Familial Summer-type Hypersensitivity Pneumonitis: A Review of 25 ...

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CASE REPORT



Familial Summer-type Hypersensitivity Pneumonitis: A Review of 25 Families and 50 Cases in Japan Nobuhiro Asai 1, Norihiro Kaneko 1, Yoshihiro Ohkuni 1, Masahiro Aoshima 1 and Yasutaka Kawamura 2

Abstract Summer-type hypersensitivity pneumonitis (SHP) is the most common form of pneumonitis in Japan; it accounts for 74% of all cases. It has been reported that 19.5-23.8% of SHP cases occur in families who live in the same house. We present our SHP cases and review 50 familial cases in 23 families that were reported in Japan (including our own) and 48 cases that were previously described in 22 articles published between January 1982 and October 2011. To the best of the authors’ knowledge, this is the first review article in English to document the familial occurrence of SHP in Japan. Key words: summer-type hypersensitivity pneumonitis, Trichosporon, HLA-DQ (Intern Med 55: 279-283, 2016) (DOI: 10.2169/internalmedicine.55.5121)

SHP in Japan.

Introduction Case Reports Hypersensitivity pneumonitis (HP) is an immunologically induced lung disease caused by repeated inhalation of a variety of causative antigens (1). A previous epidemiologic study of 621 HP cases in Japan demonstrated that summertype hypersensitivity pneumonitis (SHP) is the most common form of HP in Japan; it accounts for 74% of all cases (2). SHP most often occurs in the western part of Japan, where the summer weather typically consists of high temperatures and high humidity. It has been reported that 19.5-23.8 % of SHP cases occur in families who live in the same house (2, 3). The familial occurrence of SHP is considered to be related, not only to environmental factors, but also to hereditary factors such as the presence of the human leukocyte antigen (HLA) (4, 5). In 1982, Kohaku et al. published the first report of familial SHP cases; since then, a total of 50 Japanese patients in 23 families with familial SHP have been reported, including our cases which we report here. In this article, we present our cases and review all of the previously reported cases of familial SHP in Japan, published between January 1982 and October 2011 (5-26). To the best of the authors’ knowledge, this is the first review article in English, to document the familial occurrence of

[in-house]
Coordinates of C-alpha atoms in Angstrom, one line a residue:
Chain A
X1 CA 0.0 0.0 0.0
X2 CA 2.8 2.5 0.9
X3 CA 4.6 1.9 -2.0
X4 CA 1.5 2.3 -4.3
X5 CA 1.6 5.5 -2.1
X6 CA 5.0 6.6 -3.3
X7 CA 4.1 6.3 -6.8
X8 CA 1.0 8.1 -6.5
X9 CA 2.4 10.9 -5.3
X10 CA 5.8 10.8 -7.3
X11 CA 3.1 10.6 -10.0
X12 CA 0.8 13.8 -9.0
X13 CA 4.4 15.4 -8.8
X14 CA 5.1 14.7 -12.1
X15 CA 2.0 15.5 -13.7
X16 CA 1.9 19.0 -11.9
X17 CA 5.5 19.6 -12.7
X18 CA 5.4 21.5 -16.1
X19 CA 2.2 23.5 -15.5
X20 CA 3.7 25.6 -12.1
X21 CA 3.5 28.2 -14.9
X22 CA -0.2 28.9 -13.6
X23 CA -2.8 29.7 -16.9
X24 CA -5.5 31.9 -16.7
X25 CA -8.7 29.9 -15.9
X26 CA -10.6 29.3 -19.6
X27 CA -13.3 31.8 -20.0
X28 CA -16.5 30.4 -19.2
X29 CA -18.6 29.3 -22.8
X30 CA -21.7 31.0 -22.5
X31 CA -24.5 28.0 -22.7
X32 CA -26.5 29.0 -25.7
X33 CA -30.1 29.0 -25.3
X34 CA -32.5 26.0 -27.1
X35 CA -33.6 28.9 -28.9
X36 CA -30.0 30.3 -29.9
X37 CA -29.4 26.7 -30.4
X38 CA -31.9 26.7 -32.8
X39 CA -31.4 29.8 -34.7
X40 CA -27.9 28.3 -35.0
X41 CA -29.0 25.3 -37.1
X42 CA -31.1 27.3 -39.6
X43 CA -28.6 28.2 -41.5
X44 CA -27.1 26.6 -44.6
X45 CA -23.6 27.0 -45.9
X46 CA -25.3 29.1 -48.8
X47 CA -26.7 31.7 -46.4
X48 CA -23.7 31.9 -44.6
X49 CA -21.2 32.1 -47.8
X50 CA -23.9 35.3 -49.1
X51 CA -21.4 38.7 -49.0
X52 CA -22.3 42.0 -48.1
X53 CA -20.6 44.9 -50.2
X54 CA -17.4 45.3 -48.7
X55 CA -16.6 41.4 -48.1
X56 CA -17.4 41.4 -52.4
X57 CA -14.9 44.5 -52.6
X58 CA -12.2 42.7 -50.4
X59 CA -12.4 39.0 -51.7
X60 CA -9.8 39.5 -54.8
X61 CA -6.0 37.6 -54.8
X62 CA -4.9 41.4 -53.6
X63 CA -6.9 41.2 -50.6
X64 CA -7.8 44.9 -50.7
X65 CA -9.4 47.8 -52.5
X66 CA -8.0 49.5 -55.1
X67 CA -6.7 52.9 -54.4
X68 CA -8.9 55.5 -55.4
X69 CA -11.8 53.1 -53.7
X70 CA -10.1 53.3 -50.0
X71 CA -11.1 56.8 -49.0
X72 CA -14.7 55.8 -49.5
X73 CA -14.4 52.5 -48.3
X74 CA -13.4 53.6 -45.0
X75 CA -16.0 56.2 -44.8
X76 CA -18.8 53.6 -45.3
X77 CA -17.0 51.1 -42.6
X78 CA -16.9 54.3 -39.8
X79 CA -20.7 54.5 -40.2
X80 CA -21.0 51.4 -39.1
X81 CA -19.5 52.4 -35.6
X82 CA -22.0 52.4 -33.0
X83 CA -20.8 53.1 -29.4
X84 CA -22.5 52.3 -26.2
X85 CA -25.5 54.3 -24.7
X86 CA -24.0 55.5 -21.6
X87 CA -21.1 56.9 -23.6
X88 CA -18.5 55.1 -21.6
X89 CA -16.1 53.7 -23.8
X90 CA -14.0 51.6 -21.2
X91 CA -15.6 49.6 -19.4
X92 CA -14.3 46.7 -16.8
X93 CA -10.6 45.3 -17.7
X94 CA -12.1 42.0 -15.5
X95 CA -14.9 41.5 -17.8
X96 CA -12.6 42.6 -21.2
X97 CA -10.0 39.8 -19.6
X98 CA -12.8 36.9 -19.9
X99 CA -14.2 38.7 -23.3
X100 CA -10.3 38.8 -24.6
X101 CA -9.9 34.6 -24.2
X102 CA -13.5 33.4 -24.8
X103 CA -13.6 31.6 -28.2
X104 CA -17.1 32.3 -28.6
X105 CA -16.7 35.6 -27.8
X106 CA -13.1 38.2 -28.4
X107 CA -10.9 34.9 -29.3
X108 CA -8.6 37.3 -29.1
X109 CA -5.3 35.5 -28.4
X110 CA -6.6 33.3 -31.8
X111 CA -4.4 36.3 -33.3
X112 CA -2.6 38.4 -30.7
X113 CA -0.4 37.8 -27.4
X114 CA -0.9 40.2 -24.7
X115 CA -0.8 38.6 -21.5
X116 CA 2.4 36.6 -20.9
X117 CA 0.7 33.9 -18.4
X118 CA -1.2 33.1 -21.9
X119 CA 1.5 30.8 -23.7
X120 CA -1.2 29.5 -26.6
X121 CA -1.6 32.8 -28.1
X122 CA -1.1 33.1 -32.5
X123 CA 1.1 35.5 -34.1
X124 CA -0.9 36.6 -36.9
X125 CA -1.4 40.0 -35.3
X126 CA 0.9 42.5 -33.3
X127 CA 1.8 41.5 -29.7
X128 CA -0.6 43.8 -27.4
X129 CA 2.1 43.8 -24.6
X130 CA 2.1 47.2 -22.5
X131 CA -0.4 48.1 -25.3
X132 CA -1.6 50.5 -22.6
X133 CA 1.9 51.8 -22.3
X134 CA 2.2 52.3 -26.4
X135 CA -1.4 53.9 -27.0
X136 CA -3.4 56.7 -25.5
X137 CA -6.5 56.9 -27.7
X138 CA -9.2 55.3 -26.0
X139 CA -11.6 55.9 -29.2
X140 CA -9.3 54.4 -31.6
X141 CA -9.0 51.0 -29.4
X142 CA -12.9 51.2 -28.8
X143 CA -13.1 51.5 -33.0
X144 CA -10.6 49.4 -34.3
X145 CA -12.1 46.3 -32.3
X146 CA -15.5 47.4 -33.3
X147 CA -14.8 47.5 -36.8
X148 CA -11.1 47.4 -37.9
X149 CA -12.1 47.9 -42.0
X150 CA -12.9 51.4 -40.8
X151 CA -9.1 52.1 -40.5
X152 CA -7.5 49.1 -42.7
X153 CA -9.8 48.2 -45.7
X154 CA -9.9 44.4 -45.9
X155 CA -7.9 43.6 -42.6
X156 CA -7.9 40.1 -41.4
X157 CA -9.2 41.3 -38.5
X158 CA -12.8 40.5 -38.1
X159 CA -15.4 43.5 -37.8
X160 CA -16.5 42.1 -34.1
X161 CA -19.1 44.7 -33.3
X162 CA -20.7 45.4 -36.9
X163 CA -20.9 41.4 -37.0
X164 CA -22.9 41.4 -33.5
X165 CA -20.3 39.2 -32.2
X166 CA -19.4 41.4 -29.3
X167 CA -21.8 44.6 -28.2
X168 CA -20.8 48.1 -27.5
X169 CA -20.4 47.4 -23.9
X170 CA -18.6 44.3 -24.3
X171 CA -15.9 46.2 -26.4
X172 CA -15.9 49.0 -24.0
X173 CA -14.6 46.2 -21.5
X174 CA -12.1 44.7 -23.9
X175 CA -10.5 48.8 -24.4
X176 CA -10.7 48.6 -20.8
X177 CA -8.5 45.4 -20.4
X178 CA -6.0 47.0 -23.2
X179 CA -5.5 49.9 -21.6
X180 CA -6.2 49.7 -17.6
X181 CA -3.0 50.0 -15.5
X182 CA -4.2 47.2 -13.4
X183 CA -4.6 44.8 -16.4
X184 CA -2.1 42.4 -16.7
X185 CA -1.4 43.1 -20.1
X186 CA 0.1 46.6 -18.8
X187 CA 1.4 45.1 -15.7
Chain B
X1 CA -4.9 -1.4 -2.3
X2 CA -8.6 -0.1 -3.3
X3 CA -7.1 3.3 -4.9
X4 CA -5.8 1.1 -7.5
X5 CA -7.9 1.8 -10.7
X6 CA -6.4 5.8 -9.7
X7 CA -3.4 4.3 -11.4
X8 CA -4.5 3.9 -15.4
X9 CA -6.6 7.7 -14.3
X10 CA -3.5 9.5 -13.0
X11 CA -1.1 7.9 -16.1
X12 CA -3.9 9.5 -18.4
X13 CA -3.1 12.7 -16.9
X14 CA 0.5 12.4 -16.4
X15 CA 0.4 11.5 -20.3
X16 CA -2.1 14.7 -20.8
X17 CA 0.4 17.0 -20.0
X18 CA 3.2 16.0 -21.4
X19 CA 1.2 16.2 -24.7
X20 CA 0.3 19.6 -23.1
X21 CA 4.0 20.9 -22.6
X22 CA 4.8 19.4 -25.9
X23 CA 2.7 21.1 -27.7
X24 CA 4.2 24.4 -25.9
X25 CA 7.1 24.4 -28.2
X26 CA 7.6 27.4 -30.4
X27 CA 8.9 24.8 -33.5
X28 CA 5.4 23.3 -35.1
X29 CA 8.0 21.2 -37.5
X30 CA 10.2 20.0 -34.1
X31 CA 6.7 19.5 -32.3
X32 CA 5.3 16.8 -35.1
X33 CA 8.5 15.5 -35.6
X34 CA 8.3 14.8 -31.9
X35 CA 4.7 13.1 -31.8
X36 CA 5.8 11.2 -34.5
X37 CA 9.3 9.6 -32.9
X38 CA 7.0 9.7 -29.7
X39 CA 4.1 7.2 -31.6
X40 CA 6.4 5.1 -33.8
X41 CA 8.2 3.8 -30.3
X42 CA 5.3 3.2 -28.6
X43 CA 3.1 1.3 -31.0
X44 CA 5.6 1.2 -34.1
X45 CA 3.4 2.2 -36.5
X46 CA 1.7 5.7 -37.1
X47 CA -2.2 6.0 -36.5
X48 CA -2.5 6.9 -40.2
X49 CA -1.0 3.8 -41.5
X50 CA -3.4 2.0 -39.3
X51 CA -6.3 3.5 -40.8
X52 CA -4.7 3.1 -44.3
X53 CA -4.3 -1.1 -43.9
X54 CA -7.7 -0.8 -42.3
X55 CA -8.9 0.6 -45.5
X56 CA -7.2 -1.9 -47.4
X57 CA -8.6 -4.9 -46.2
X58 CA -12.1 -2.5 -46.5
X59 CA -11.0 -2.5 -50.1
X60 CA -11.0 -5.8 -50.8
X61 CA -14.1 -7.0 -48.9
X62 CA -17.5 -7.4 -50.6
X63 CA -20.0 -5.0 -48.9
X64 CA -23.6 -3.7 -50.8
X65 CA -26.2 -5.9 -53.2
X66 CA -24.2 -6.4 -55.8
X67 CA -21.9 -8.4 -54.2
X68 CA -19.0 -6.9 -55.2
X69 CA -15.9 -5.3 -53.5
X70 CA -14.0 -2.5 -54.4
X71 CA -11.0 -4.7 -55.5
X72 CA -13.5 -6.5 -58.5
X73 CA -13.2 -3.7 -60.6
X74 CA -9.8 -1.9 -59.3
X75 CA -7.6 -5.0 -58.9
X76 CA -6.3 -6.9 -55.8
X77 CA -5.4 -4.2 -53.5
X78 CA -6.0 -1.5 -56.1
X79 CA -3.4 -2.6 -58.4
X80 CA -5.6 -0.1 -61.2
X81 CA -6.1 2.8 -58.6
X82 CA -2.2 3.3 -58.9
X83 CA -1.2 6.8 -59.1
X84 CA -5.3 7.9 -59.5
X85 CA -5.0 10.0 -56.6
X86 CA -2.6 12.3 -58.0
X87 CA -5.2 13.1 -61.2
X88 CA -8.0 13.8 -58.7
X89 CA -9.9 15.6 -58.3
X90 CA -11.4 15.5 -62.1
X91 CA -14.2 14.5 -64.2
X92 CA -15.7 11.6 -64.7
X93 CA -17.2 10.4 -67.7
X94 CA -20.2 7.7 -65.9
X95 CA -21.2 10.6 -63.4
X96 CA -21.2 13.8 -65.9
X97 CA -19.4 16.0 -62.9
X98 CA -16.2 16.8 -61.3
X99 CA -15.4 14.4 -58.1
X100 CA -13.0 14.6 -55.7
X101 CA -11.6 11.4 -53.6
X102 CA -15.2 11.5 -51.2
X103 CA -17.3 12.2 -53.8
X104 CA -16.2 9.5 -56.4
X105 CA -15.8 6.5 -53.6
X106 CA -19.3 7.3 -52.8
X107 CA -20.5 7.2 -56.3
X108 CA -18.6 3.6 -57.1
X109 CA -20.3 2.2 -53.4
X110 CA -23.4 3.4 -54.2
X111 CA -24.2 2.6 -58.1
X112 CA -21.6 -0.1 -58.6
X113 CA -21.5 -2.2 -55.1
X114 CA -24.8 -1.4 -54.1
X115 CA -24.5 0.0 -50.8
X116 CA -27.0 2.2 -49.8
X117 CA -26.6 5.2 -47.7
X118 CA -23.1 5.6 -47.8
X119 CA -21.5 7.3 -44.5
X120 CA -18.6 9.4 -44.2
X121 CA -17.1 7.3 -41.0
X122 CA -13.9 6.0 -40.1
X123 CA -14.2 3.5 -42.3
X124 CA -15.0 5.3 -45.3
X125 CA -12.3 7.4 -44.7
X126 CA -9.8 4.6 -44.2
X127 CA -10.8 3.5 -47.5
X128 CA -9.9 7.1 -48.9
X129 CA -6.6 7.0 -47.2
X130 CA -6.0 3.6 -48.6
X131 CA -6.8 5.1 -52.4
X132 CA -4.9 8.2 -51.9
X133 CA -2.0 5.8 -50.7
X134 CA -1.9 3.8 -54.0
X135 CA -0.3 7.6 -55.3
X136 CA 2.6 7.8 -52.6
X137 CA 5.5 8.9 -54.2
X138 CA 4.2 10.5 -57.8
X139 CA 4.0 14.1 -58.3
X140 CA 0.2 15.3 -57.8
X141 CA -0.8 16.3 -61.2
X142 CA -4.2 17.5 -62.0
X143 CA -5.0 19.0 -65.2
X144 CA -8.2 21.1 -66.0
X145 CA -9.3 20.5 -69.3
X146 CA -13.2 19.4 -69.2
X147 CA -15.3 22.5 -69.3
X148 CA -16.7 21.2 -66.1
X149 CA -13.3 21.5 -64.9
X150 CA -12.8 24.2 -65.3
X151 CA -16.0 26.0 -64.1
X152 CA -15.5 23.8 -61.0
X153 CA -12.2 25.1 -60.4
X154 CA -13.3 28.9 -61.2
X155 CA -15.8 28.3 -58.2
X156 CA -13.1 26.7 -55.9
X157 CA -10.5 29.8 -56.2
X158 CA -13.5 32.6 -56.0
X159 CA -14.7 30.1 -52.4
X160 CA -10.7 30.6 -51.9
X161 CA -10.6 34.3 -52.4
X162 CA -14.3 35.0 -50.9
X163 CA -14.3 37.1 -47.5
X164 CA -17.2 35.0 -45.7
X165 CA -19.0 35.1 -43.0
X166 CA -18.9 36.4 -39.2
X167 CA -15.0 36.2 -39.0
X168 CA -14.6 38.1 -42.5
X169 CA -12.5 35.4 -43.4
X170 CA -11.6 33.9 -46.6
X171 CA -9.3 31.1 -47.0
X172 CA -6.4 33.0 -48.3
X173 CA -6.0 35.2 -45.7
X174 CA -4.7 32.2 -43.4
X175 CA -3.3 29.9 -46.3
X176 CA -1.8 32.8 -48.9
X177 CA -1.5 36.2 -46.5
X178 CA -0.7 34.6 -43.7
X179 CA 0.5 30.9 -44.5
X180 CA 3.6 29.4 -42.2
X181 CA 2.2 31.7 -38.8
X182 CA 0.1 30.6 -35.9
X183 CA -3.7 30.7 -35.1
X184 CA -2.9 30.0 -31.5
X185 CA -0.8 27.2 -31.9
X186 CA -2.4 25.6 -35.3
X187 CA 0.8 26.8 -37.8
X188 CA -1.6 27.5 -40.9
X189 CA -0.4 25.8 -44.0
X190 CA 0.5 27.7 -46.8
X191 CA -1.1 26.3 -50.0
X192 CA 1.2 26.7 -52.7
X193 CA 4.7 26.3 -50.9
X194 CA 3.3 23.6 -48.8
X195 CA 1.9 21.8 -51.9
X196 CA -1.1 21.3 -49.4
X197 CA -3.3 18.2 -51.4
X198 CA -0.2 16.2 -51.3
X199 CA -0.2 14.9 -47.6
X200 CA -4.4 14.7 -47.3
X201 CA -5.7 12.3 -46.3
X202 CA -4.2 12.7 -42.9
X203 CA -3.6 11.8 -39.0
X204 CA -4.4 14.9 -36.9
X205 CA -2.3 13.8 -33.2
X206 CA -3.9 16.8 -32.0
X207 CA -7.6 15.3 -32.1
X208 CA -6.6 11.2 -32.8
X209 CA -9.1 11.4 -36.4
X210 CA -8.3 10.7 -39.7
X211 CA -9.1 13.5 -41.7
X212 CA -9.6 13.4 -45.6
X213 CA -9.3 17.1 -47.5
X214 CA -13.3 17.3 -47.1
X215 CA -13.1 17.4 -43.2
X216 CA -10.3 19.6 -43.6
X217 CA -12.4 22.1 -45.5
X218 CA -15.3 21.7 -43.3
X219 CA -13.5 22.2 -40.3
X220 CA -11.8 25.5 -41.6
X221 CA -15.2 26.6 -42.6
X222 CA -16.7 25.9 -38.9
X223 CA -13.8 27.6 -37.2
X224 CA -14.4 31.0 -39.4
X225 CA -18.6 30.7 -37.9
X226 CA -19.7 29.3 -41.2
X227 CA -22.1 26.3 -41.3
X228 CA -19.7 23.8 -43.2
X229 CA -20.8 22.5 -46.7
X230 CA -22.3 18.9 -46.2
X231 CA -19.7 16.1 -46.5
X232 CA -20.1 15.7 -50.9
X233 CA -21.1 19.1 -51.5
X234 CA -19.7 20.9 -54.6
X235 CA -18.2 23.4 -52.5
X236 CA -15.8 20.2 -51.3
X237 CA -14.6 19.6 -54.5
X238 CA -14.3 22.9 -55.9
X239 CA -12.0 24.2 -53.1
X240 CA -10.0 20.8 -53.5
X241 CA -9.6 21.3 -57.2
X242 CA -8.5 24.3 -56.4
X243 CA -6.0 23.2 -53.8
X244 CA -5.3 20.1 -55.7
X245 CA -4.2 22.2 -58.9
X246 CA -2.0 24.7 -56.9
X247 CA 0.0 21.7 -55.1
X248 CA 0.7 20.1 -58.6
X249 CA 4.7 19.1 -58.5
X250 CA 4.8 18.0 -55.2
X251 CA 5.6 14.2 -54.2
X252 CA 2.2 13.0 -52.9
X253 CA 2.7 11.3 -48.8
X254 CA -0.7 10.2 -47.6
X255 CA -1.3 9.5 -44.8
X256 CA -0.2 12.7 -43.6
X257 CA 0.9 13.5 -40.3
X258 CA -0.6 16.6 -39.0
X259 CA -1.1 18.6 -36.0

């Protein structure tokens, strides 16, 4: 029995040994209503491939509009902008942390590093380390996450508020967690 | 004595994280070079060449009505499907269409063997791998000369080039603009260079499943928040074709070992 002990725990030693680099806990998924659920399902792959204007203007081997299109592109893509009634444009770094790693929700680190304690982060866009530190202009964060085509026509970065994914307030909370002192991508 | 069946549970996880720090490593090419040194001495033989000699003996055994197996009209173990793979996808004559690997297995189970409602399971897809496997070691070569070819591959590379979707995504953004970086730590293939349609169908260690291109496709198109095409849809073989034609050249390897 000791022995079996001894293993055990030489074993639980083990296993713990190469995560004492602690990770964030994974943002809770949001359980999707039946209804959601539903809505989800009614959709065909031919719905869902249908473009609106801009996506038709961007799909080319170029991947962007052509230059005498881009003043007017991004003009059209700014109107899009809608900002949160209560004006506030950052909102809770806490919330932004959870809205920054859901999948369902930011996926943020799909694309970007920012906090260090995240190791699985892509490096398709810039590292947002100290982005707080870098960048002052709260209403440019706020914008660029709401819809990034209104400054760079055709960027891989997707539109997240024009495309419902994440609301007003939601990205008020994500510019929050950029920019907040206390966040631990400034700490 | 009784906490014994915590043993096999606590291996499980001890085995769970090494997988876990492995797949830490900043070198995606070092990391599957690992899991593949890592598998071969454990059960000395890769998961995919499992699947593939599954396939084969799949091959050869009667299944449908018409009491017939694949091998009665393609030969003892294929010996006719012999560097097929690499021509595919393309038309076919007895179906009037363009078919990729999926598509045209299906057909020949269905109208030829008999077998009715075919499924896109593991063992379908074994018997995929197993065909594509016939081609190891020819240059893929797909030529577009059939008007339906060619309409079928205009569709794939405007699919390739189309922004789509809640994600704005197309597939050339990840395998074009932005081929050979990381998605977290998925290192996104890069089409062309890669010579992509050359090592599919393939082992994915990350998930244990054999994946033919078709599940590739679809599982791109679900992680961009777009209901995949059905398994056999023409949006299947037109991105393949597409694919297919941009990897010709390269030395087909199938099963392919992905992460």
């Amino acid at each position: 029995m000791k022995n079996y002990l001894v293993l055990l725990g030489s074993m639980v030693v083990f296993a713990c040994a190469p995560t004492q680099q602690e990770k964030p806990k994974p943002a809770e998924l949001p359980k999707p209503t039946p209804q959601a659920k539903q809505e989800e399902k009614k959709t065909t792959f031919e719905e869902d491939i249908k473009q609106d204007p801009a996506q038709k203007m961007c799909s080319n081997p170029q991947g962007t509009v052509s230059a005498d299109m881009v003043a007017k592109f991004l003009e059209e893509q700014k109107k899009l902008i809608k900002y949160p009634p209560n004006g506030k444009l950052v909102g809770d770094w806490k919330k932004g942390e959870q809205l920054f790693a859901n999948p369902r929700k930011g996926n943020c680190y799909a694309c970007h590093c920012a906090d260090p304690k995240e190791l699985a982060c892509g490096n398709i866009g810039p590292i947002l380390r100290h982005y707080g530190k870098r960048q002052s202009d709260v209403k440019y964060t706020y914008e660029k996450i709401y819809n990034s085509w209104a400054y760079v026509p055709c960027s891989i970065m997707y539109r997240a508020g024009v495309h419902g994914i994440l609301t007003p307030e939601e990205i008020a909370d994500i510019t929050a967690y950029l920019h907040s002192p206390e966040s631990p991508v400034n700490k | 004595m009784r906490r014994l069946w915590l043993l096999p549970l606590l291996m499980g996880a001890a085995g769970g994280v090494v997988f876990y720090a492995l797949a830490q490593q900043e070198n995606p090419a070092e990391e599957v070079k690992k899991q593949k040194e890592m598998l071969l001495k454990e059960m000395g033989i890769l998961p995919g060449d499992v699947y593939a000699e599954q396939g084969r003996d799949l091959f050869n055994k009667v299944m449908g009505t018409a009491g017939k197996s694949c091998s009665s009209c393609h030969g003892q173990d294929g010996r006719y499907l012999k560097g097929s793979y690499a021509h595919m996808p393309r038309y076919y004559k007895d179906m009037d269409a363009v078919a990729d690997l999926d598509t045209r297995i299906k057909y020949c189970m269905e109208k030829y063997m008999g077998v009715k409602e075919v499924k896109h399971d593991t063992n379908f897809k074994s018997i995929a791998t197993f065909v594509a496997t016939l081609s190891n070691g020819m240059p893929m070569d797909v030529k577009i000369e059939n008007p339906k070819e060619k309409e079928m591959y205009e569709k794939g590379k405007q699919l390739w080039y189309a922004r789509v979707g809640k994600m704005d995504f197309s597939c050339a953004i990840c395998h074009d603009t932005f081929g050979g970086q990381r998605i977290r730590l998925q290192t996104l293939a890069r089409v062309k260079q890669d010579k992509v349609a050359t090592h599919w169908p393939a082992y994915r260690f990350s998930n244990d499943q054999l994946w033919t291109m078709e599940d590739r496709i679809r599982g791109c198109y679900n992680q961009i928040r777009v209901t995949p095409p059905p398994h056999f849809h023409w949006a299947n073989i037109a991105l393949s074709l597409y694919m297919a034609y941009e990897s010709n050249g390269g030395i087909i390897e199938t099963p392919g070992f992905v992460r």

Patient 1 Patient #1 was a 19-year-old man who had never smoked and had no history of allergic diseases. Visiting a local hospital, he complained of exertional dyspnea and a dry cough lasting for one month from August 2011. He was admitted to the hospital and diagnosed with atypical pneumonia by laboratory findings and chest radiography. Intravenous antibiotics and steroid pulse therapy were initiated and his symptoms rapidly improved. He was discharged after 14 days of hospitalization. However, he experienced a recurrence 2 days after discharge and was referred to our hospital. Patient 2 Patient #2 was the mother of Patient #1. She was 49 years of age and had never smoked. She presented a fever and general fatigue of one month in duration from August 2011. She came to take her son to our hospital, and then consulted us. In both the mother and the son, a mild elevation of inflammatory reactions such as C-reactive protein



Department of Pulmonology, Kameda Medical Center, Japan and 2Department of Radiology, Kameda Medical Center, Japan Received for publication February 9, 2015; Accepted for publication April 23, 2015 Correspondence to Dr. Nobuhiro Asai, [email protected]

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Table 1. Patients’ Characteristics. Characteristics

Patients No (%) 33.5 (2 - 74)

Mean age, years (range) Sex Male Female Smoking history (n=31)†